Combinatorial Structure Emergence

In this study by Tessa Verhoef, Simon Kirby and Carol Padden, the effects of iterated learning of an artificial language indicate that combinatorial structure is not necessarily the result of an expanding meaning space, and in fact may be simply a feature to increase learnability.

This study, presented at the 2011 Annual Conference of the Cognitive Science Society, used a slide whistle to create an artificial whistled language of twelve distinct whistled ‘phrases.’ These phrases were recorded and taught to one test subject over four listen & recall phases. The first test subject was then recorded, and this sequence of the twelve recalled whistles were the whistles that the next test subject listened to. This process was repeated through a chain of ten people: ten ‘generations.’ The ten-generation cycle was then performed on three more groups of ten people for experimental accuracy.

Several prominent linguists have proposed that combinatorial structure emerges as a result of the nature of language structure: the limited number of phonemes from which the language is formed can be combined in an infinite number of ways, but eventually the speaker will discover combinations in this infinitely expanding meaning space that are too close aurally to discriminate accurately between the two. Thus combinatorial structure emerges to differentiate the phoneme combination: if one of the indiscriminable phoneme combinations has a certain structure associated with it – such as a sentence structure that is always paired with the phoneme combination – which the other phoneme combination does not have an association with, the two phoneme sets become differentiated.

What the slide whistle study found was remarkable: even without semantic meaning of any kind associated with the twelve whistles – so no meaning space whatsoever – a combinatorial whistling structure emerged:

In our experiments combinatorial structure emerges long before the signal space is fully exploited.

This suggests that the theory of emergent combinatorial structure outlined above is incorrect.The whistlers in the later generations began to combine the structures of the whistlers they were learning from, such as combining staccato whistles with longer whistles when those two whistles had been taught separately. Additionally, after calculating the errors between the input and output sets in the late phases of the generations, in most of the generational progressions the percent error decreased as the emergent combinations began to occur, suggesting that the combinatorial structure spontaneously forming has more to do with memorization and processing than the expanding meaning space.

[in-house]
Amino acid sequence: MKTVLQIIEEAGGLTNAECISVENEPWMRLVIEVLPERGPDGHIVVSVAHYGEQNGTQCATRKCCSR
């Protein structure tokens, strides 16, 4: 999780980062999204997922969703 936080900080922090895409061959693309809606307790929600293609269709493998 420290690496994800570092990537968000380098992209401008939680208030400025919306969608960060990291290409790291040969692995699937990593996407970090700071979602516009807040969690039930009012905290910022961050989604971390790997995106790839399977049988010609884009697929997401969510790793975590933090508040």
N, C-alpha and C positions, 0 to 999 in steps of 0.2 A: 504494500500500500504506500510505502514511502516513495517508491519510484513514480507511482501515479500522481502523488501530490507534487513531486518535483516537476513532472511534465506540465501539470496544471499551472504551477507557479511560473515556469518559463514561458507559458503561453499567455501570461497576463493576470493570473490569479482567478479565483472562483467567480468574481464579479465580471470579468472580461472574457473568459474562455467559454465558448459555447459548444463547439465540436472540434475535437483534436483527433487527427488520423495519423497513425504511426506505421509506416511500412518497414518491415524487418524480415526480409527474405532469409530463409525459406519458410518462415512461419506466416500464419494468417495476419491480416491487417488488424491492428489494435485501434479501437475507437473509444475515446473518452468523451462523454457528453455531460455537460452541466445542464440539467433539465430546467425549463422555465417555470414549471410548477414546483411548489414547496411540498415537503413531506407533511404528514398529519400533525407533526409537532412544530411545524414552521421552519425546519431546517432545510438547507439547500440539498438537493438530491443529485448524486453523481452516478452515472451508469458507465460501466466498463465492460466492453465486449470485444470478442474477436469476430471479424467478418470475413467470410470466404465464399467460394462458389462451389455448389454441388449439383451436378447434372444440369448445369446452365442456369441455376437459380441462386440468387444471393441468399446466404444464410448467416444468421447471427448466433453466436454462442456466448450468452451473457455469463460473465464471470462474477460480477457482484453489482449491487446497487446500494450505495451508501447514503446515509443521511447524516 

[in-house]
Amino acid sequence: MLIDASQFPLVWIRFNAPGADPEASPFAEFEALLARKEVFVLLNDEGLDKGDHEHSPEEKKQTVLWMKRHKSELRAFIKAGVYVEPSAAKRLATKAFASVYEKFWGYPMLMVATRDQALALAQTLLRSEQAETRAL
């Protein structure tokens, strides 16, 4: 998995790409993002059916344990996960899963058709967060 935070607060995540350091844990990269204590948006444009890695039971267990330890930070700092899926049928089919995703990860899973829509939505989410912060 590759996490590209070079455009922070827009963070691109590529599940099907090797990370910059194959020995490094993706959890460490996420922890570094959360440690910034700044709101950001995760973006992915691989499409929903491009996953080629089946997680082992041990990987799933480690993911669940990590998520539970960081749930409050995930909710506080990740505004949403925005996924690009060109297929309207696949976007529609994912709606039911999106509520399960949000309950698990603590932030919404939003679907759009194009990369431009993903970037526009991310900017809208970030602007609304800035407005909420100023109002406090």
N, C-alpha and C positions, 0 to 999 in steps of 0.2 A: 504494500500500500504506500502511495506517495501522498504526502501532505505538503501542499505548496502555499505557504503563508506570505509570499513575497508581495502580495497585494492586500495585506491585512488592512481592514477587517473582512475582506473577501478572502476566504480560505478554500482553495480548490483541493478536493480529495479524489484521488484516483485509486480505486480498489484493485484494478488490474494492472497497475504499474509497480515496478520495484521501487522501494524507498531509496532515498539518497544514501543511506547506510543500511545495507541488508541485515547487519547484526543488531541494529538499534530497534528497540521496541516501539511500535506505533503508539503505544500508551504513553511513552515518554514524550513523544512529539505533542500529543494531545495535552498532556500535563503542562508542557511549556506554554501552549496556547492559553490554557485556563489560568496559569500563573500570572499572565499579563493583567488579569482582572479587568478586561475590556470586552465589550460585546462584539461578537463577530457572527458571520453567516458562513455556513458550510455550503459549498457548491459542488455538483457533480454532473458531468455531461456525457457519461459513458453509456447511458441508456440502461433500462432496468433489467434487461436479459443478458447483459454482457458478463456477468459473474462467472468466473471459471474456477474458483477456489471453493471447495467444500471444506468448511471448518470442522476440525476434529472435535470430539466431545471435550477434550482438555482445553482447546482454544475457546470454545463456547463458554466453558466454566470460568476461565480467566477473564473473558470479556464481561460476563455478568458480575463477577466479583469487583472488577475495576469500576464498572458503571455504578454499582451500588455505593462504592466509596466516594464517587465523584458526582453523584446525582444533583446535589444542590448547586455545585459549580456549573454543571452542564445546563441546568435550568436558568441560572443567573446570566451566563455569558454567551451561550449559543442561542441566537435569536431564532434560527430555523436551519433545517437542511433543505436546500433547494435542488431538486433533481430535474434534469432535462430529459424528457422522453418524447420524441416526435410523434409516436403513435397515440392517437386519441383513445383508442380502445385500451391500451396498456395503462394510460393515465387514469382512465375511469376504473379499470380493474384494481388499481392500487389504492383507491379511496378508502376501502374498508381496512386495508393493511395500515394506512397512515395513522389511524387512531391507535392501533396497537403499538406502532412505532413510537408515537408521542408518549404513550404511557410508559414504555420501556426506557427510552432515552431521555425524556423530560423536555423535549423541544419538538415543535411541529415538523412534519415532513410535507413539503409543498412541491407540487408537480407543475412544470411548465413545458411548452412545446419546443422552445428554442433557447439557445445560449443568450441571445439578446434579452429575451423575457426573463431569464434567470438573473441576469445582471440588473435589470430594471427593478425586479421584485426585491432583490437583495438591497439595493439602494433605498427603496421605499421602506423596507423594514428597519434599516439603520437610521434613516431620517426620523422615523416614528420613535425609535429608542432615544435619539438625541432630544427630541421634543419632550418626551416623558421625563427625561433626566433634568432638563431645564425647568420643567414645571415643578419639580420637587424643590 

I’m including this study in the blog mostly because I think the findings are really fascinating. The discoveries made here seem to suggest that a combinatorial grammar does not need to be established to convey thought, as is mentioned in the introduction of the study, which I have not included here. The structure of language can be far more organic than Chomskyan generative grammar theory suggests, with a structure emerging from learnability and ease of memorization instead of as an internalized rule system.


Verhoef, Tessa, Simon Kirby, and Carol Padden. “Cultural Emergence of Combinatorial Structure in an Artificial Whistled Language.” Expanding the Space of Cognitive Science: Proceedings of the 33rd Annual Conference of the Cognitive Science Society. Boston, Massachusetts, July 20-23, 2011 by L. Carlson & C. Hoelscher & T.F. Shipley. Web. 21 Sept 2015.


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